[Courtney] Gregoire said the Port understands there is a court case pending, but hopes the court recognizes the Port of Seattle is unique and has a unique authority of the airport and stands by the Ports decision saying she thinks it is a good solution.
“You know you are probably in a good place when some people are saying you didn’t go far enough, and others that say we went too far,” she said.
Because… why? Why exactly is that ever a good place?
Look, I’m enough of a pragmatist to understand that compromise is often necessary, because in politics, compromise is often the only way to get shit done. And maybe that applies here. But this is a metric that confuses the means for the end, inherently elevating compromise as the primary measure of political success. And that’s just fundamentally stupid. Literally slicing the baby in half is an equitable compromise that makes nobody happy, whereas awarding the whole baby to one contesting mother or the other is sure to leave one party totally aggrieved. You tell me, which is the better place?
Furthermore, Gregoire’s use of the Nobody’s Happy Scale is typical in that it is cited without reference to context or proportion. But to say that some people think you “went too far” while others think you “didn’t go far enough”—without ever acknowledging the relative number of people on either side (let alone the credibility of their arguments)—echoes the logic of climate change deniers who routinely cite a handful of scientists in refutation of tens of thousands!
And this isn’t just a semantic nit I’m picking. Rather, it is central to the way the language of political discourse serves to disempower the majority. For in truth, the Sea-Tac minimum wage debate pits just a handful of profitable businesses against thousands of low-wage airport workers—a dozen or so “too fars” versus about 6,000 “not far enoughs.” So, intentional or not, how is Gregoire’s math much different from this?
“If you have the 1 percent saying, ‘Tax the 99 percent,’ and the 99 percent saying, ‘Tax the 1 percent,’ you have a standstill.”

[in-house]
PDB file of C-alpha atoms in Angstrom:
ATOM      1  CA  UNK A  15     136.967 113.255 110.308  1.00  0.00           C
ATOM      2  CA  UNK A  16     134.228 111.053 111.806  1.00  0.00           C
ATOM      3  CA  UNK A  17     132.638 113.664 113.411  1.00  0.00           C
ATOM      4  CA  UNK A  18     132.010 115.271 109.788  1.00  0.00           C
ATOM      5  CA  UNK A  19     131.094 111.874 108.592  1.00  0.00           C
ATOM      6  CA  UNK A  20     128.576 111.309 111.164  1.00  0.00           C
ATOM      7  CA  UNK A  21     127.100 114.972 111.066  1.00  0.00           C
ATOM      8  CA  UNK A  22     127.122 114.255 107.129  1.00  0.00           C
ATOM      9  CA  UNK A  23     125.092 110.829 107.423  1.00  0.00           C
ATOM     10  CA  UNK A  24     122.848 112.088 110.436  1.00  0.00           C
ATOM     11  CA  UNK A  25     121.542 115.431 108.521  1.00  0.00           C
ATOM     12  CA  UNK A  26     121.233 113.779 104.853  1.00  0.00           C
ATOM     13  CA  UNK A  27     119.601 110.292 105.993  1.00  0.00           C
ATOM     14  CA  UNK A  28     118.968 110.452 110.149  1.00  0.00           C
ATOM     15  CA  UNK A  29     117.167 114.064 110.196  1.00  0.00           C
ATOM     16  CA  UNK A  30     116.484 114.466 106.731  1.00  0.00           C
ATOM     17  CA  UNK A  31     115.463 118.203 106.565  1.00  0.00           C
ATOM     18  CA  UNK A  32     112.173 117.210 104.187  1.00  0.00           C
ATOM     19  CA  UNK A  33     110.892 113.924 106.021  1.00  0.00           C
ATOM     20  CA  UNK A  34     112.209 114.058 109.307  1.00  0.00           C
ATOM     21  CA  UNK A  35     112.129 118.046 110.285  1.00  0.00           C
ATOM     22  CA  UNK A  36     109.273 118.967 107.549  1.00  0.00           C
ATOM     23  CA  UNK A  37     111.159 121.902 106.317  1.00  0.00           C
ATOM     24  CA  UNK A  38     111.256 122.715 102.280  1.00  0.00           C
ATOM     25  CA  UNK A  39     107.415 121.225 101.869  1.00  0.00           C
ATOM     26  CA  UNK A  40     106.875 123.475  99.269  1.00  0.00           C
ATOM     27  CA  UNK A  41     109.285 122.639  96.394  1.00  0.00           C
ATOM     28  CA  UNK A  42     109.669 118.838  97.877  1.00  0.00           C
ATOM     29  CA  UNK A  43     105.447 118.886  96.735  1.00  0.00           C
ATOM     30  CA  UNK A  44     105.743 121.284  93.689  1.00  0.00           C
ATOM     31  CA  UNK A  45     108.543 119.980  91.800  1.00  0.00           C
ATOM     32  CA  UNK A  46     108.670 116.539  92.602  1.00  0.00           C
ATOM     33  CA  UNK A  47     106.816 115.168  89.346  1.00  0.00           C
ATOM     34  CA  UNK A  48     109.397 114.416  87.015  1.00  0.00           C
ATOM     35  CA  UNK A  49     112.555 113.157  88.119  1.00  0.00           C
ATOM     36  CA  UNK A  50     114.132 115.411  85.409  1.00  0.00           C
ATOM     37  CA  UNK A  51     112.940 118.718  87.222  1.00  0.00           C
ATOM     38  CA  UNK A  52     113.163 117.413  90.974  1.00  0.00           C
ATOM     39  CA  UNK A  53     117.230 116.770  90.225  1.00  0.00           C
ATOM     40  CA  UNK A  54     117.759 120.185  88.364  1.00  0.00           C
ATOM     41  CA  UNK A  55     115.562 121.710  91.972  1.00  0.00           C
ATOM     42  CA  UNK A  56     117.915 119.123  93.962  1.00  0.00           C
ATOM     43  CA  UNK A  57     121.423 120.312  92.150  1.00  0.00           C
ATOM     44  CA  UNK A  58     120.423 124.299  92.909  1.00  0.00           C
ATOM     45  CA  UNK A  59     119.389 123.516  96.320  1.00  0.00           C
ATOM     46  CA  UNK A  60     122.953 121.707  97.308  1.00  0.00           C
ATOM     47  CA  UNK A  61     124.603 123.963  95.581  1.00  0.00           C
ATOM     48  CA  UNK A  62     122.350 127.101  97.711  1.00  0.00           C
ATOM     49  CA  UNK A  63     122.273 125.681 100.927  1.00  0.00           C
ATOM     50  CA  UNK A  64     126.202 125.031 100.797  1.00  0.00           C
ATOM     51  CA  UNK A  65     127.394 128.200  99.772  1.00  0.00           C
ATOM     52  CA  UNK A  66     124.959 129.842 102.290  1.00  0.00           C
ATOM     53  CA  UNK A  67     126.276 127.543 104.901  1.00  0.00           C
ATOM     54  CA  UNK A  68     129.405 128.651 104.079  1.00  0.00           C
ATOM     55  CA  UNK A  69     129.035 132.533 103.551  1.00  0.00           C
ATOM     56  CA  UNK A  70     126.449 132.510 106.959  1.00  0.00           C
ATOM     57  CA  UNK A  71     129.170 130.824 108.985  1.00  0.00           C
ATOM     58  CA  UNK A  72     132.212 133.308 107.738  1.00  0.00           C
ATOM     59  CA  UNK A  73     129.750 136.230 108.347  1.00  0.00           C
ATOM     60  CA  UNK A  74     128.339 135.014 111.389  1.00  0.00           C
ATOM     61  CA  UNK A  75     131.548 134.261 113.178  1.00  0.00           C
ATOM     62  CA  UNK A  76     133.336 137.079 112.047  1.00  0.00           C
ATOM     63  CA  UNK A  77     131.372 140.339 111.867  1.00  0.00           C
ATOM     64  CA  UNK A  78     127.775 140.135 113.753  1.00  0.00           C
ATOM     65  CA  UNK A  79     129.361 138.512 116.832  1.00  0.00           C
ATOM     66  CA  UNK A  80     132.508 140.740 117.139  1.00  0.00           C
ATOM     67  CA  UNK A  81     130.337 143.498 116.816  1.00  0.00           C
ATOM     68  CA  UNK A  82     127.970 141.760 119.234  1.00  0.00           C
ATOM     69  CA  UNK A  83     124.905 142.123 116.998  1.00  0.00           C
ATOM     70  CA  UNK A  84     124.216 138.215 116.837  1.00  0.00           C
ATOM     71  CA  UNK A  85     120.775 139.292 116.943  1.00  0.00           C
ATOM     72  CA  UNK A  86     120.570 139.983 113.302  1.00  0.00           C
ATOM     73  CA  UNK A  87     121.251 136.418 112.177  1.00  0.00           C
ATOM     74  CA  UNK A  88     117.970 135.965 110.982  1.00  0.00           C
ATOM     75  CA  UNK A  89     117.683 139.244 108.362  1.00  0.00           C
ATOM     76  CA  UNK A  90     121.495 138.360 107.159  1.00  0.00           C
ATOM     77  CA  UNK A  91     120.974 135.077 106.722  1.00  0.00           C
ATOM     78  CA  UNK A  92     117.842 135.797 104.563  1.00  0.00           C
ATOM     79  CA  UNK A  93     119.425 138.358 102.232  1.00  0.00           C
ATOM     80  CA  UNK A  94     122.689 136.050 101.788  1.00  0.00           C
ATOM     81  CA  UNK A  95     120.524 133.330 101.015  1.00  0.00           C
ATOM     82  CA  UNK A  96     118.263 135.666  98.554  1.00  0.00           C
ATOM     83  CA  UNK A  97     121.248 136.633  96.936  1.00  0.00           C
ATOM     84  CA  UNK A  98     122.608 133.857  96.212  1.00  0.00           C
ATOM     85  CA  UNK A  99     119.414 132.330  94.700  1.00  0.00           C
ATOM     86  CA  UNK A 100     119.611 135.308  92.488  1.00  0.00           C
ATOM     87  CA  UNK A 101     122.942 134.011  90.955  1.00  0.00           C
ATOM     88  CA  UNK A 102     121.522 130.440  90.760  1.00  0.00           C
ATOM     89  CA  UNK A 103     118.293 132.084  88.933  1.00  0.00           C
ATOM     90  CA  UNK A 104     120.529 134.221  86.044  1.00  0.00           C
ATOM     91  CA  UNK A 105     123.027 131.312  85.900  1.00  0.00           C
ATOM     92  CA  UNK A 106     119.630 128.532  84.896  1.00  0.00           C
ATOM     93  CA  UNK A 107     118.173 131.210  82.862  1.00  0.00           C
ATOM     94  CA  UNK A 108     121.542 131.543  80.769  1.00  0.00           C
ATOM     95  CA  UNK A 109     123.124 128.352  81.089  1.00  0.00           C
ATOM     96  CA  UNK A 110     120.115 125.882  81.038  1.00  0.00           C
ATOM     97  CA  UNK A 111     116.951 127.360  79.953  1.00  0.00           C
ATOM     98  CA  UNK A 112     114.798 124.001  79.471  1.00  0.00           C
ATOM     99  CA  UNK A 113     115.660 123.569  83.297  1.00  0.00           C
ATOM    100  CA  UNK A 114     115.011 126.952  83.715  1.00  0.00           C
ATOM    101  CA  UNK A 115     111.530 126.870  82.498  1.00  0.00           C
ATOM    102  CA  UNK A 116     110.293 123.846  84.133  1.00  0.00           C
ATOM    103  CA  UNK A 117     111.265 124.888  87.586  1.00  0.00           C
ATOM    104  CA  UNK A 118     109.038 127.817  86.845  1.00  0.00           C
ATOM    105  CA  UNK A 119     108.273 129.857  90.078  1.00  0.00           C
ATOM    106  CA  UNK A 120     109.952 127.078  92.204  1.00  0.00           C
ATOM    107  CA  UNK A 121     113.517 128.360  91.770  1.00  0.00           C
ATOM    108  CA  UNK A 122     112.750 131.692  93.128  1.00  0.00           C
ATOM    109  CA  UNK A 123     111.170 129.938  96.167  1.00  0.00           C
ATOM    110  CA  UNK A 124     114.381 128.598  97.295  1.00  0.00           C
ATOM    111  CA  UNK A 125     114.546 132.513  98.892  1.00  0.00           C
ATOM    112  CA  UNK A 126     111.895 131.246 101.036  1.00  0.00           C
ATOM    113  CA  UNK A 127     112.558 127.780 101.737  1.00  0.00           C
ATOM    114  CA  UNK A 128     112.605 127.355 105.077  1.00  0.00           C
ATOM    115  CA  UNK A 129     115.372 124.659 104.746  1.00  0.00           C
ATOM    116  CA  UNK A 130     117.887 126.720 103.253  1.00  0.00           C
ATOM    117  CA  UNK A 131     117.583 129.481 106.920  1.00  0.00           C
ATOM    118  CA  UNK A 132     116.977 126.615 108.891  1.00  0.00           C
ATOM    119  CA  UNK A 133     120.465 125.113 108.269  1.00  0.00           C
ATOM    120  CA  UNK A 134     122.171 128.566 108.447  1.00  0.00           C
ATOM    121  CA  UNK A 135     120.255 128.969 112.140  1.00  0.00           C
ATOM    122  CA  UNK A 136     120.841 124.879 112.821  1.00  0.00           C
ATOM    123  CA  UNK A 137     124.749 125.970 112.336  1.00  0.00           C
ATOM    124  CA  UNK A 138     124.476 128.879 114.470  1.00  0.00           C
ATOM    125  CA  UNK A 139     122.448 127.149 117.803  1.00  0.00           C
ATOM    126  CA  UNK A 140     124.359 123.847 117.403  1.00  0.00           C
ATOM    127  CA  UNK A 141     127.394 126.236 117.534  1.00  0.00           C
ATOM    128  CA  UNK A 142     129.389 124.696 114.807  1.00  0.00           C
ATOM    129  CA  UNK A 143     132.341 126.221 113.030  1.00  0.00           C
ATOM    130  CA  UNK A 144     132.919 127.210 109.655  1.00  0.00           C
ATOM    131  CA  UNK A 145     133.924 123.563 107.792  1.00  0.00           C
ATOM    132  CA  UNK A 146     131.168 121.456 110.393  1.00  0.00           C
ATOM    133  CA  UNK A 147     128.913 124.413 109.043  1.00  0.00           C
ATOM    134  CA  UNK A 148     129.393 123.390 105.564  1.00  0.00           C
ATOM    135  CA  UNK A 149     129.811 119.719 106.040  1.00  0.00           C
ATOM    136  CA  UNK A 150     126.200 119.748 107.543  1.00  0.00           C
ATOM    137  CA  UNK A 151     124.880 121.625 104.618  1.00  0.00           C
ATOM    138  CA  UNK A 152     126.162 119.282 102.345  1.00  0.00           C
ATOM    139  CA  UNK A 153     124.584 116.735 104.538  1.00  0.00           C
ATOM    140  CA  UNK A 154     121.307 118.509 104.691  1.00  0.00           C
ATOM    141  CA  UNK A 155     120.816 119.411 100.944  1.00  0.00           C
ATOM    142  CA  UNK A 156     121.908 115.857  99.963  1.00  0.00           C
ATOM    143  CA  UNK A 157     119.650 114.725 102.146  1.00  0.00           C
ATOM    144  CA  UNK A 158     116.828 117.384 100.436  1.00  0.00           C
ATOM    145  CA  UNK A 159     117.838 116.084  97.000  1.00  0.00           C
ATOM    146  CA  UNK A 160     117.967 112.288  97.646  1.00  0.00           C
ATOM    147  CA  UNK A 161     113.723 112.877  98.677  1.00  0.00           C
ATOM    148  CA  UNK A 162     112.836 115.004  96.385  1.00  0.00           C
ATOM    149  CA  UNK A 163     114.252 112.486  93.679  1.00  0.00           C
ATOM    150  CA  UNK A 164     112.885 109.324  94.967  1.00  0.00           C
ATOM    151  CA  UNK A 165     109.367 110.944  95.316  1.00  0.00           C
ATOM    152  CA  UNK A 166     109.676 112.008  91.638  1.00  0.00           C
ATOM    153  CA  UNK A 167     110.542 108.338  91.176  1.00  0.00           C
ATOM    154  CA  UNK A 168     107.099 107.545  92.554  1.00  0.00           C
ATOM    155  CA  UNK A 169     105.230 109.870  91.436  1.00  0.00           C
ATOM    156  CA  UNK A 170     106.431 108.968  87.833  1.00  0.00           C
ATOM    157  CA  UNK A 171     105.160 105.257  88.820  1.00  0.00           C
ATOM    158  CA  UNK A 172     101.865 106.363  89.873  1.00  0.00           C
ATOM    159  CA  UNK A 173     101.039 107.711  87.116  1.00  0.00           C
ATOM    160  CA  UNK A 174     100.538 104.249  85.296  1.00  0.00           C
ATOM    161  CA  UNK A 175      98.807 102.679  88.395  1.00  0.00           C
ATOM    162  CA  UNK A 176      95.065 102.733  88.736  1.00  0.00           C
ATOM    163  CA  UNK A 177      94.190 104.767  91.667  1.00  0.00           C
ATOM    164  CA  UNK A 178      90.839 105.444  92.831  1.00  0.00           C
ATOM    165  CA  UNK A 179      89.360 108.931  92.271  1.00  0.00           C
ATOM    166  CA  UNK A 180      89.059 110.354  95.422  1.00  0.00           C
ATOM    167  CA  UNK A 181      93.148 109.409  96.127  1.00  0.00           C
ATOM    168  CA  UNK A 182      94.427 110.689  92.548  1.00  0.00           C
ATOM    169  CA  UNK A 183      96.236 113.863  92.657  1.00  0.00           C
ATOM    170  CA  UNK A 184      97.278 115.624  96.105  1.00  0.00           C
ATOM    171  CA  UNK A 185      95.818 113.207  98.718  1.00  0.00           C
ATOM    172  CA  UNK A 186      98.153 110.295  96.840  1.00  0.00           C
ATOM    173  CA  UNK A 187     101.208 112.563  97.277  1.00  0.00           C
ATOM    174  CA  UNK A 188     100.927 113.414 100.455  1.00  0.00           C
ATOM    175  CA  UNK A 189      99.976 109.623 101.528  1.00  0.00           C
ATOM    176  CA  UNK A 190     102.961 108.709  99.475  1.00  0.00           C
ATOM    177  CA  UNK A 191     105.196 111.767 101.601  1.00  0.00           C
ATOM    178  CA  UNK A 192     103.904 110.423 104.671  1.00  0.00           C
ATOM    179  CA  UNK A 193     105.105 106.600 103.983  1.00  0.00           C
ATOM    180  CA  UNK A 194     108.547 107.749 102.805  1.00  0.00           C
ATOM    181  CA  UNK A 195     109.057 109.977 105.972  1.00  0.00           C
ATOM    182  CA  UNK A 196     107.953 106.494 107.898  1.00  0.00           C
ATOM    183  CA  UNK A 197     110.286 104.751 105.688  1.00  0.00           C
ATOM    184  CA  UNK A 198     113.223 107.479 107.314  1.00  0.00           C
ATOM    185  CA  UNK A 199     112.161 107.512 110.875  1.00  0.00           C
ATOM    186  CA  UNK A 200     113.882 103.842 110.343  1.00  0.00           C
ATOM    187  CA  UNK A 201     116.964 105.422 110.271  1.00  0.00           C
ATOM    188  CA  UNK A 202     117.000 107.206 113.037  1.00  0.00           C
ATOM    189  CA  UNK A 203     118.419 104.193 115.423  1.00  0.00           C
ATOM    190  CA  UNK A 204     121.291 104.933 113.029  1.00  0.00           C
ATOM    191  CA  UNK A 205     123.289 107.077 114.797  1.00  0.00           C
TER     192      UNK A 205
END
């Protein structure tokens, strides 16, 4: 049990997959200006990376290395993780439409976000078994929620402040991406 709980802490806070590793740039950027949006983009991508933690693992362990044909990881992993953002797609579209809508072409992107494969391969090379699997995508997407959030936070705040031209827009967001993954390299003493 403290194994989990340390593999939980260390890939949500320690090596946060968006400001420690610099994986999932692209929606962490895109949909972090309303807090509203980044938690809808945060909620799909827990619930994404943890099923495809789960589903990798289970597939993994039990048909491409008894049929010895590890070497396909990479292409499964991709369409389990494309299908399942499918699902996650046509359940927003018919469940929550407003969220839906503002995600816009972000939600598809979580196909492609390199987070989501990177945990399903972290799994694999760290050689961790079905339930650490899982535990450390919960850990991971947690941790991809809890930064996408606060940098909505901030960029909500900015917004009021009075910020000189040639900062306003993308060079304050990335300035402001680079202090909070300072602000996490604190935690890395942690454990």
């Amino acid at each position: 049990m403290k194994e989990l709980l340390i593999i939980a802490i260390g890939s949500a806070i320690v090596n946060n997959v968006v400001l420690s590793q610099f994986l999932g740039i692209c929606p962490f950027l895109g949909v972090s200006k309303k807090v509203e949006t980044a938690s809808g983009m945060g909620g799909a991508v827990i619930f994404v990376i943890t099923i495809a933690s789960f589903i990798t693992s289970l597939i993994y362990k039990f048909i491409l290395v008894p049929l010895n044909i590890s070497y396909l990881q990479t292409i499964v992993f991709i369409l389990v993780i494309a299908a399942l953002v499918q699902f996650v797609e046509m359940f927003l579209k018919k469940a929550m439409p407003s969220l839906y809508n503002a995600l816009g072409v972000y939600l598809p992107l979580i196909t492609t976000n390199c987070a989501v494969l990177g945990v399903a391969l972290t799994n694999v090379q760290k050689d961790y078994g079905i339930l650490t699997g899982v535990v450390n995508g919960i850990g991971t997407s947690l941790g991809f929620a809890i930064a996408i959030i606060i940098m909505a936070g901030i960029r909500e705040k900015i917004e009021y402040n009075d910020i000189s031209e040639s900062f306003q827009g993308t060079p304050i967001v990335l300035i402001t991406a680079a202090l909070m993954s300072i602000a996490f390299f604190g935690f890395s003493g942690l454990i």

— former WA State Senator Joseph Zarelli (R-Ridgefield), 12/2/2011
Of course, what Gregoire is really attempting to accomplish with this offhand appeal to the Nobody’s Happy Scale, is to establish a claim of neutrality. If nobody’s happy, she is arguing, then you can’t accuse the commissioners of taking sides. But unfortunately, that’s not supported by the facts on the ground.
For if the commissioners were truly neutral, after years of denying they even had the legal authority to impose a minimum wage at the airport, then they would have stayed the hell out of Alaska Airlines’ lawsuit instead of joining it! In fact, given Gregoire’s statement that she hopes the court “recognizes… and stands by the Port’s decision,” it is not unreasonable to view the commissioner’s belated actions with a fair degree of cynicism.
Which is a shame. Because while I question the commissioners’ judgment as well as the language they inartfully chose to defend it, I don’t question their motives. Buried in the supporting documents is the compelling data-driven argument that low wages lead to high turnover which leads to greater security risks at the airport. I wish Gregoire had taken the opportunity to drive that point home as a justification for raising airport wages. And if the other side of the commission’s compromise was equally data-driven, I wish they would have clearly presented those arguments too.
Instead, what we got was the Nobody’s Happy Scale, a compromise for the sake of compromise platitude that can’t help but perpetuate the same profound imbalance of power between labor (the many) and capital (the few) that the SeaTac $15 minimum wage initiative was necessary to address.